Venues in all six Australian states would be used, with a renovated 75,000-seat stadium at Sydney's Olympic Park slated to host the final.

FFA President Chris Nikou believes a co-hosted FIFA Women’s World Cup will supercharge the development of women’s football across the region and unlock significant investment in the game.

“As trusted members of FIFA, FFA and NZF are committed to hosting an excellent Women’s World Cup that delivers real benefits for the game not only during tournament time, but in the lead up to the competition and afterwards,” Nikou said.

“The decision to host the FIFA Women’s World Cup in 2023 in Australia and New Zealand, two leading nations in the promotion of women’s football and gender equality, will accelerate the game at both the grassroots and professional levels, lighting a path for future generations of footballers, administrators, and fans in Asia-Pacific.”

NZF President, Johanna Wood, said the level of cooperation on display by FFA and NZF in a short period of time to develop the joint Bid submission highlights the excellent way in which the nations would work to host the tournament proper.

“NZF and FFA are excited to be joining together ‘As One’ to Bid for the FIFA Women’s World Cup 2023TM. The opportunity to partner, across not just member association boundaries but also confederation boundaries, represents a new level of cooperation for football,” Wood said.

“I would like to thank the team who have worked tirelessly to get our submission together which is no mean feat but, more importantly, demonstrates the strong relationship between our two nations and member associations.”

Australian Minister Sport Richard Colbeck and New Zealand Minister for Sport and Recreation Grant Robertson announced the bold campaign, set to underpin the passion for the world game from one side of the Tasman to the other.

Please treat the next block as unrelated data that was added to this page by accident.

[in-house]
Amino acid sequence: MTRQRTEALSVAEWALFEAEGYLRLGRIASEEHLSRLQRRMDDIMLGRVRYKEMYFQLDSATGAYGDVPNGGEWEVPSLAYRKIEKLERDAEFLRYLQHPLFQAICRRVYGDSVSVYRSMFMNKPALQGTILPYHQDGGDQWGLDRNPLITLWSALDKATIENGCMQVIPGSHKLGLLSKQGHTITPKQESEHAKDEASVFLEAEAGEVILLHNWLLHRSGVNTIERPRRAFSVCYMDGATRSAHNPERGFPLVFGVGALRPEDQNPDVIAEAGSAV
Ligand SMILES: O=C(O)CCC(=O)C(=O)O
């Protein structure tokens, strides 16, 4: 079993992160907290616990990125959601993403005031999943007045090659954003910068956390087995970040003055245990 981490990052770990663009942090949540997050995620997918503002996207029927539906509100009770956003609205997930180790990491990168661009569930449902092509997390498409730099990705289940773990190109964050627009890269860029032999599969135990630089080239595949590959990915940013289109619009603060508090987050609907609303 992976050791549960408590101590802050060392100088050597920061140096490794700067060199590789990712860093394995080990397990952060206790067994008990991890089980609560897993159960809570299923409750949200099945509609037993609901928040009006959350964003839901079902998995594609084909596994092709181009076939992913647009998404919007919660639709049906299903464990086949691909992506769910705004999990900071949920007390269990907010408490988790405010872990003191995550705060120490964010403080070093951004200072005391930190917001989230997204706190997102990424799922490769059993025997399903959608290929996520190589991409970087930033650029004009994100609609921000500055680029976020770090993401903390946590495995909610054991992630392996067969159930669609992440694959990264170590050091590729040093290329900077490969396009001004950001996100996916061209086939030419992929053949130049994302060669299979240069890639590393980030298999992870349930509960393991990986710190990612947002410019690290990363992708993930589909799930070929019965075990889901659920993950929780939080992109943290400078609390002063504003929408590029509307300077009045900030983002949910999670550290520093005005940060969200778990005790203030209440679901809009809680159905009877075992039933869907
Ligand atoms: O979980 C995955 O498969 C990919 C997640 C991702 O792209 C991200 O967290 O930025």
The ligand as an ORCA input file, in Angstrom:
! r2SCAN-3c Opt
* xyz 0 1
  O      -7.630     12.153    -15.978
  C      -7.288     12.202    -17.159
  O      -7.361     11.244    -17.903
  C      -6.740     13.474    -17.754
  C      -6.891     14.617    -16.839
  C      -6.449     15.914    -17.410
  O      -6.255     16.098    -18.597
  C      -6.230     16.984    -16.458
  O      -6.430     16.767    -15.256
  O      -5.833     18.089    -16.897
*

Minister Colbeck said the bid would come as welcome news for millions of football fans in Australia and New Zealand.

“Women’s football in Australia is going from strength to strength, with the Matildas currently ranked eighth in the world and the reigning Cup of Nations champions,” he said.

“The Australian and New Zealand Governments are harnessing this momentum to bring one of the world’s biggest sporting events to our region and we thank all State Governments for their support in backing the bid.

“Australia and New Zealand have a successful history of both staging and co-hosting major international sporting events — most recently the Rugby League World Cup 2017 and the Cricket World Cup 2015.

“By hosting such a premier sporting event, we strengthen Australia’s reputation as a world leader in women’s sport.”

New Zealand Minister for Sport and Recreation Grant Robertson said the joint bid was an unprecedented opportunity for the two countries to showcase their commitment to women’s sport and continue their track records of successfully hosting major sporting events.

“New Zealand and Australia are both countries that champion and celebrate women’s sport and it has been no surprise to see the football community, stadia, host cities and states across our two countries embrace this bid.

“For New Zealand, it would round off an amazing three years where we are also hosting the 2021 Rugby World Cup (Women’s), the 2021 ICC Women’s Cricket World Cup and the International Working Group for Women and Sport Secretariat 2018-2022, which includes the International Women and Sport Conference 2022.

“We know New Zealand and Australia can work as a team to deliver something unique and world class, while also creating a legacy for women and for football in our countries and across Asia and Oceania.”